On the Realities of our Current Situation: Letter to my President (Part 2)
Good Morning Mr. President,
It has been a little over a week since I sent you my first epistle in this series. It is tough to maintain a weekly publication of essays but I had to get back to my keyboard because I made a #promise to write to you on a weekly basis and readers would expect to see my letters. Indeed the saying “a promise is a promise” is worth bearing in mind. We cannot accuse you of breaking your “3-years” promise and renege on our own promises.
I must commend you, Sir, for the moves your government has made since my first letter which was focused on the Coronavirus outbreak and the need for your government to up the game regarding this danger.
I have heard about the collaboration between your Tourism Ministry and the health authorities in a bid to keep our hotels safe. This is highly commendable; moreover, I have seen testimonies from people who have crossed the border into The Gambia by land and sea and they have testified that there is a lot of serious activity by our health authorise in screening and preparing people coming into the country and I must commend you for this.
Another important and commendable decision your government has taken is to declare a travel ban for public servants. This is good not only for our health but also the struggling national budget.
However, the timing of the travel ban is a bit suspect. The ban was declared only after you left with large delegation to Senegal (a country that has confirmed numerous cases of the Coronavirus) for a summit. Travelling with a delegation of 44 people into a country with confirmed cases of this deadly virus is not the smartest thing to do Your Excellency. Declaring a travel ban after you and your team received the hefty per diem allowances that come with such foreign trips could be tantamount to the situation described by the Mandinka proverb ‘ali nga tabaa bula; fulehwo bay daa’ (you are calling on people to stop using snuff while the snuff bottle is dangling in your own mouth).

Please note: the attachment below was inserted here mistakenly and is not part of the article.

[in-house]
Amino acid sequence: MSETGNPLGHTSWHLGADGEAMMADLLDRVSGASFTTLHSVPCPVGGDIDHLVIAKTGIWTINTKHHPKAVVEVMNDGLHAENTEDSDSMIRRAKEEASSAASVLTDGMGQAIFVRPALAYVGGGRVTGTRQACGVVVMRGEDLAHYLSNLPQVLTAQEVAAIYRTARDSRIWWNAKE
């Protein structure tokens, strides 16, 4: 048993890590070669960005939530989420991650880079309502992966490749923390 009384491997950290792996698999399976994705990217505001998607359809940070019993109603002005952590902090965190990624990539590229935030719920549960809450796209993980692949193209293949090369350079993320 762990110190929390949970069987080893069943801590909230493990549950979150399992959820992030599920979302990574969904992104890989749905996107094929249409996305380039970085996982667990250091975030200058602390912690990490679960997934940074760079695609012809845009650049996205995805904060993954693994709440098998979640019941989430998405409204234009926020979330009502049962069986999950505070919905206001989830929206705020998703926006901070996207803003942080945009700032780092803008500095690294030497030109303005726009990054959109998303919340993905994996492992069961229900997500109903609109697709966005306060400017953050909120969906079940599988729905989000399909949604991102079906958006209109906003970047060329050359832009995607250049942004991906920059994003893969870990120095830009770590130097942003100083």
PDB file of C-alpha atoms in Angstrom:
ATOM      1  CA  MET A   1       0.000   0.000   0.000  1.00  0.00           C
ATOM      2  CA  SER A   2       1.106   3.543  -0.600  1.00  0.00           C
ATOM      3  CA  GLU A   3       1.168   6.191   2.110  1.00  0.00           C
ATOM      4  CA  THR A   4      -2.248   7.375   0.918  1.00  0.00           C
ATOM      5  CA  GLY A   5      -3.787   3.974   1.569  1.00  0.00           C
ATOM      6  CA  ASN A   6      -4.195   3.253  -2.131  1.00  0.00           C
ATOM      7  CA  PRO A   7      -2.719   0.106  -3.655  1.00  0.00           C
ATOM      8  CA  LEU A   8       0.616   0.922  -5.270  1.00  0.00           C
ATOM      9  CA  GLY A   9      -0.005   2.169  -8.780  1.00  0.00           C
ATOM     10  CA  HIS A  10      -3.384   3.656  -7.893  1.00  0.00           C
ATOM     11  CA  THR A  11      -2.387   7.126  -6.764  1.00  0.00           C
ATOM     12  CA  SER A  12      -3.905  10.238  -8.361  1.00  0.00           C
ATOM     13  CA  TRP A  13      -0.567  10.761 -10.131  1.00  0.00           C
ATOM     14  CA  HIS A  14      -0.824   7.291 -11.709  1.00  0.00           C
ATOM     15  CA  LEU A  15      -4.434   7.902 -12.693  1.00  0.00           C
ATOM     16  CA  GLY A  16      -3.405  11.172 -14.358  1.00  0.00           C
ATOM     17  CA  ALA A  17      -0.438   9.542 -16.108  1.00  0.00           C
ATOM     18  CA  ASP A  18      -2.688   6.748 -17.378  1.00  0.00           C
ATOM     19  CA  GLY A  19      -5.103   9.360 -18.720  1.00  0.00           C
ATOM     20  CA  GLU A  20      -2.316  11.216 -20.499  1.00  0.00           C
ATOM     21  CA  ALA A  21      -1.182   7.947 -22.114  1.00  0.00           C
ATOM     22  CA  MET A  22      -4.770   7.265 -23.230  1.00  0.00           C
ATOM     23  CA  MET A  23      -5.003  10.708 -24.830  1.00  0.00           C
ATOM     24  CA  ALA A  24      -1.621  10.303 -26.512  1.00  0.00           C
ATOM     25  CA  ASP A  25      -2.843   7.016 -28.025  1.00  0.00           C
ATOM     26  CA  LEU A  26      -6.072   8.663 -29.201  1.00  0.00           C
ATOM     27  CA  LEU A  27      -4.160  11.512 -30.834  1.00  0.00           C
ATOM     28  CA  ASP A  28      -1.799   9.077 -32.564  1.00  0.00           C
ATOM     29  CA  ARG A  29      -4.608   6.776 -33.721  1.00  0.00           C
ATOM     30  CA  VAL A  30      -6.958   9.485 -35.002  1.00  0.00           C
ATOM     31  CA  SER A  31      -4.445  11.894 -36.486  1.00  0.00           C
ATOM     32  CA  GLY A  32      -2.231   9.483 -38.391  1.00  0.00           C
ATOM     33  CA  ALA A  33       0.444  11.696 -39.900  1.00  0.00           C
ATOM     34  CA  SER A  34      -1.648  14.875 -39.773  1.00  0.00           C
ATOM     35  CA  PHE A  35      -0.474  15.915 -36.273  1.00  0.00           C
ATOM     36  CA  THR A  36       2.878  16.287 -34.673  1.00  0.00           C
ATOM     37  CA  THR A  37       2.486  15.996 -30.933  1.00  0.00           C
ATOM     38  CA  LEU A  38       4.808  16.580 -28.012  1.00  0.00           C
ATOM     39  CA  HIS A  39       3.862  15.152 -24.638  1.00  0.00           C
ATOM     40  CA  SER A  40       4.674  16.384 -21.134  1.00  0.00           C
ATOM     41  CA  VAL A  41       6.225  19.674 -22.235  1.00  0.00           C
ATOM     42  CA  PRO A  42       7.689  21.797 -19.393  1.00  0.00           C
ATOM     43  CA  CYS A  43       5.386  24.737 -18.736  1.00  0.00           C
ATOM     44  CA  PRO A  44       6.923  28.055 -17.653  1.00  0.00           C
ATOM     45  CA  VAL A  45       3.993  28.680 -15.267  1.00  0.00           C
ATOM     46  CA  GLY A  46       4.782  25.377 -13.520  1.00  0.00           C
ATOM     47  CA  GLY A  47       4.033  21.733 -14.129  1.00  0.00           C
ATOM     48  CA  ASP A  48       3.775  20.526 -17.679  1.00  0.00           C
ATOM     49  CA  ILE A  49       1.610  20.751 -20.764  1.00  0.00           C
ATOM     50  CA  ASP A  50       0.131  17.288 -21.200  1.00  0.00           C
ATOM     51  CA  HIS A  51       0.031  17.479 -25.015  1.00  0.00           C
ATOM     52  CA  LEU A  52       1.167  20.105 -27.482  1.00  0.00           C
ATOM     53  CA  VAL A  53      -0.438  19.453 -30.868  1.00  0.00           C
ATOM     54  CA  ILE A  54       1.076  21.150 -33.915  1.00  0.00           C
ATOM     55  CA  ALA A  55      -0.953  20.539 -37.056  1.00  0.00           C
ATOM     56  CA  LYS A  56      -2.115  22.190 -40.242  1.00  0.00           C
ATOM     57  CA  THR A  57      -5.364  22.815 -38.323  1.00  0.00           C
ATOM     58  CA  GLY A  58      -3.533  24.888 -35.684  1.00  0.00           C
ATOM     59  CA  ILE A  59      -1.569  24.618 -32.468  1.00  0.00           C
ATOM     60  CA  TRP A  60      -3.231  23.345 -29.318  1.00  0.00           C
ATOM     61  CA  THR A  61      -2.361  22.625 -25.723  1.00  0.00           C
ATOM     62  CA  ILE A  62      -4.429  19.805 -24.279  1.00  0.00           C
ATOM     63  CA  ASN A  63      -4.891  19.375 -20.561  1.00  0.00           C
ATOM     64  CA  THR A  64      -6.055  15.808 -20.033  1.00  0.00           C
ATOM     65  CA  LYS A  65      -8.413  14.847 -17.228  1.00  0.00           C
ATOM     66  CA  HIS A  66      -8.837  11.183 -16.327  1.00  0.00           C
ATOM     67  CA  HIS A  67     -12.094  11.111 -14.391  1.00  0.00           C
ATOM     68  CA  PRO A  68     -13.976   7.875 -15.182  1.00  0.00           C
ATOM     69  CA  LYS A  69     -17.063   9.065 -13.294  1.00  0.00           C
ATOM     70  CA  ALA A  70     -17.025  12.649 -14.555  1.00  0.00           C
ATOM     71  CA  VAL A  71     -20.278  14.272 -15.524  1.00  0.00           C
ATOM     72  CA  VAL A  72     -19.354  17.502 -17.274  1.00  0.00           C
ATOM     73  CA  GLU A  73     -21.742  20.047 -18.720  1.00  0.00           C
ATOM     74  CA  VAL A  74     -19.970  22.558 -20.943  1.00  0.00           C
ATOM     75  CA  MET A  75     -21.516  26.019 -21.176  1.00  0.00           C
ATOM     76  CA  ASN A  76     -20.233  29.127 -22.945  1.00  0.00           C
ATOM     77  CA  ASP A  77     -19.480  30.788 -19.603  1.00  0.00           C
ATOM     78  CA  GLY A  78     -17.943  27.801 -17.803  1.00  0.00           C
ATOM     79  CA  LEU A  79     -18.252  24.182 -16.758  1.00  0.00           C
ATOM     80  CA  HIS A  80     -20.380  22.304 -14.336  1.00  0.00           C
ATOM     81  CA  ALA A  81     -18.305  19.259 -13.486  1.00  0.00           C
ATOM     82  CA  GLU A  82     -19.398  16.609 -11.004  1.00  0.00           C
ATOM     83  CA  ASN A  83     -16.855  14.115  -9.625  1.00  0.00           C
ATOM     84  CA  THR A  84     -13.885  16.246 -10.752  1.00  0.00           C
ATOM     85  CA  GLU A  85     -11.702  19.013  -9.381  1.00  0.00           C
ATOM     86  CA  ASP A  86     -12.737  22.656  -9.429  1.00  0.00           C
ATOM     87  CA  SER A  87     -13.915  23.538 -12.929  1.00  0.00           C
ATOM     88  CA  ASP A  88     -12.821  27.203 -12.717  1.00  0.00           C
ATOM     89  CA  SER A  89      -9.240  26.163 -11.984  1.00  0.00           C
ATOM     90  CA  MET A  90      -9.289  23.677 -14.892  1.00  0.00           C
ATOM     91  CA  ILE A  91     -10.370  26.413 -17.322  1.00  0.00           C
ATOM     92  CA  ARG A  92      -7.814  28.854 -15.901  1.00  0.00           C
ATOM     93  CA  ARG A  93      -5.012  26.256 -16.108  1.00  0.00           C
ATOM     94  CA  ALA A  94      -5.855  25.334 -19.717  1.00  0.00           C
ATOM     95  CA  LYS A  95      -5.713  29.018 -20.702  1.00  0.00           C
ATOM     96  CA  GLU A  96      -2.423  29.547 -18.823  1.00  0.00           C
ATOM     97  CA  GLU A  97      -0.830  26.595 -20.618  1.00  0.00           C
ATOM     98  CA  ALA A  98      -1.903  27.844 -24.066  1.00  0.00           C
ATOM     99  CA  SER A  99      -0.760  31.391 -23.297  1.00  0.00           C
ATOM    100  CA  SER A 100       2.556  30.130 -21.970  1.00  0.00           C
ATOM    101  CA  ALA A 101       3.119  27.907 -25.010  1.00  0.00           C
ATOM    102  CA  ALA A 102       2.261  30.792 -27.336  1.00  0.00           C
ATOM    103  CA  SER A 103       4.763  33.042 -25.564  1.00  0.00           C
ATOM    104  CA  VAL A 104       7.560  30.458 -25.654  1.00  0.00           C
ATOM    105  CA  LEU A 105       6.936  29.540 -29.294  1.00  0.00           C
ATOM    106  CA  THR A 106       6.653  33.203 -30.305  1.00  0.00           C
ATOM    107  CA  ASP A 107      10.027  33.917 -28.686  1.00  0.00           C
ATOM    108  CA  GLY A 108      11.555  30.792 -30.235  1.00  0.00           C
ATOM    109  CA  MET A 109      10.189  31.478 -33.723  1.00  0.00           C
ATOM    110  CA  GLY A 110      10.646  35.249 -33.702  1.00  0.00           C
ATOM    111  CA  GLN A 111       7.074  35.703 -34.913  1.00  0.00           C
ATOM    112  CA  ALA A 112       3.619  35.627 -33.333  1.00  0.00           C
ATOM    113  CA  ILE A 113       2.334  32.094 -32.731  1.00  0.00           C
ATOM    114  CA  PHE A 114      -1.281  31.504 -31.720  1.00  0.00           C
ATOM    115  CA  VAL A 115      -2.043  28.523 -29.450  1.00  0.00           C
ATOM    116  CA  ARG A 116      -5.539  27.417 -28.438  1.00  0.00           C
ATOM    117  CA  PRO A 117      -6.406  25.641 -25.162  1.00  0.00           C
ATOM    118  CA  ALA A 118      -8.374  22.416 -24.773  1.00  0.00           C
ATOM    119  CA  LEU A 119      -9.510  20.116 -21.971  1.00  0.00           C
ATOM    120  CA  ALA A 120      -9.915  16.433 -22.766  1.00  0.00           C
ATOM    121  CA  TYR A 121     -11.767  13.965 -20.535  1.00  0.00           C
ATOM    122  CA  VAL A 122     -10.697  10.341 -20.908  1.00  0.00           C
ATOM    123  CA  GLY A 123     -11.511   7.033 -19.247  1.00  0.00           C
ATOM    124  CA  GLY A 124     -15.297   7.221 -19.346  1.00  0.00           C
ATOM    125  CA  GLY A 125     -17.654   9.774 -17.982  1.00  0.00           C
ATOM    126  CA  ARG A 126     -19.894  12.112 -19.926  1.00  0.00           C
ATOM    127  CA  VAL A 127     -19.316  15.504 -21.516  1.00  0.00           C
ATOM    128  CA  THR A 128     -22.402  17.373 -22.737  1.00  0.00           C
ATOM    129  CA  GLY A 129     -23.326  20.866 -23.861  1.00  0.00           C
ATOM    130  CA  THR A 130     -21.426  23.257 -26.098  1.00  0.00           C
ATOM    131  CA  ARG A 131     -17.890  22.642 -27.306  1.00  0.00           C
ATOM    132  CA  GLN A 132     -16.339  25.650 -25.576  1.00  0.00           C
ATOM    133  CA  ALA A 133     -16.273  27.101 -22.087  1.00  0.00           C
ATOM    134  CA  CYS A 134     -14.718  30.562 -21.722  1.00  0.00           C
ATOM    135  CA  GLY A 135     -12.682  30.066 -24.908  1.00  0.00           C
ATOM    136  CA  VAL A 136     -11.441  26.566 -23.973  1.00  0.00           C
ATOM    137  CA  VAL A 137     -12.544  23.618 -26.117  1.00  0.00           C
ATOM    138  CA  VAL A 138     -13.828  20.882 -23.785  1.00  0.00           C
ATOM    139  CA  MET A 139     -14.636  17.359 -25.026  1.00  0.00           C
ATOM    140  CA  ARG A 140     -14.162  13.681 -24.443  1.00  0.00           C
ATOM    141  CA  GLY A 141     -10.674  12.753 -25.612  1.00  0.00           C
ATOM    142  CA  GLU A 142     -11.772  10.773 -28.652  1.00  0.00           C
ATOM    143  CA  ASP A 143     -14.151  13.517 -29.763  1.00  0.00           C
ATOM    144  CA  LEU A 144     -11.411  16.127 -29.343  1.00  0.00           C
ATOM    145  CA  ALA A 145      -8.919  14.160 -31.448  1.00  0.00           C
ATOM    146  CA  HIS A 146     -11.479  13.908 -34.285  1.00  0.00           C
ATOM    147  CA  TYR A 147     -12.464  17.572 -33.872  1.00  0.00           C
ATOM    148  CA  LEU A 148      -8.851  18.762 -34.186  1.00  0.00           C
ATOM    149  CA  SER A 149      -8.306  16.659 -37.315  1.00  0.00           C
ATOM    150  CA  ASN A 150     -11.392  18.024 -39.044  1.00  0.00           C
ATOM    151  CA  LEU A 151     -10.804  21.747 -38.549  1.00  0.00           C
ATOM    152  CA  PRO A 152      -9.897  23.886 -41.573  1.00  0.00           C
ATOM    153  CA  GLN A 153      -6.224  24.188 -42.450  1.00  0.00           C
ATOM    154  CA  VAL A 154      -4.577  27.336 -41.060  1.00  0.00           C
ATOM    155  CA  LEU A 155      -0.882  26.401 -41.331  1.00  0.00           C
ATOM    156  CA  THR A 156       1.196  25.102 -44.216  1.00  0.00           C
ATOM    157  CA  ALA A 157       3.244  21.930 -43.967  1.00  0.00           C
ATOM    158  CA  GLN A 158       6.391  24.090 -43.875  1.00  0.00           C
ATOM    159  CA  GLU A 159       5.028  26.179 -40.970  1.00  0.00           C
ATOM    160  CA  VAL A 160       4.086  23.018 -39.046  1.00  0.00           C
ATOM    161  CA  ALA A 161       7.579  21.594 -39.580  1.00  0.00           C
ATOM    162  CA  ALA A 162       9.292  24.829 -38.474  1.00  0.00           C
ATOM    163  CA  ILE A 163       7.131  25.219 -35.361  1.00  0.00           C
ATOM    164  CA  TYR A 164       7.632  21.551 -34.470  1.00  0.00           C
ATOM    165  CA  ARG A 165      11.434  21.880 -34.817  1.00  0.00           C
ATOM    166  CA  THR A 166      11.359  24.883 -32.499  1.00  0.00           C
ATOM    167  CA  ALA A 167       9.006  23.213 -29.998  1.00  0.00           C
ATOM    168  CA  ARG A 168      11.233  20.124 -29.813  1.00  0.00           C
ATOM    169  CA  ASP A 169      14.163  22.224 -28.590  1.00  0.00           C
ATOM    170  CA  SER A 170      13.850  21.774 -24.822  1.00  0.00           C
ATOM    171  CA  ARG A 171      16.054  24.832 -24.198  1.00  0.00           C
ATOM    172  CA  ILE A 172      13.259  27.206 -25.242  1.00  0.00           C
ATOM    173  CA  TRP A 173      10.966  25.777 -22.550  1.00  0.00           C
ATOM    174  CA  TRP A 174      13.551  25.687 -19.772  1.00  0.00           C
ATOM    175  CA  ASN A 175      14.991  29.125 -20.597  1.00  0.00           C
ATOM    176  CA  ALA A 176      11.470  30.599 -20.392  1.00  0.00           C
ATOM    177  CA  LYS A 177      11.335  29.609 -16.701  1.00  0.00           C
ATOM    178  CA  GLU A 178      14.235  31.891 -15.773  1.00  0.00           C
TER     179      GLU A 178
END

Anyway, at least you have done something and we only hope that there will be no complacency in the implementation of the measures recommended by your government.
I commend you for all the moves made so far and pray that Allah strengthens your hand in the implementation of strategies to protect our country and her people from the menace of the Coronavirus.
But one more thing Mr. President: you would recall that I pleaded with you to suspend your activities upcountry that brought together crowds for your inauguration of projects. Your colleague across the border has just declared a ban on public gatherings for a month just to make sure the Senegalese people are safe. Media reports have revealed that “President Macky Sall on Saturday announced strict measures aimed at slowing the spread of coronavirus, including banning public gatherings, closing schools and cancelling April 4 Independence Day festivities.” Can you take a lesson from that Mr. President?
Your Excellency, I am not in anyway suggesting that your staff at the Presidency should rush to copy Macky Sall’s declaration verbatim and change the address to “State House, Banjul”; but I am sending a hint that, at the very least, you suspend all your activities that would create crowds and expose your own citizens to unwarranted danger.
God bless you Mr. President and may Allah bless and protect our dear country and all her citizens.
In the Service of the Nation
Former Presidential Affairs Minister, S.G and Head of the Civil Service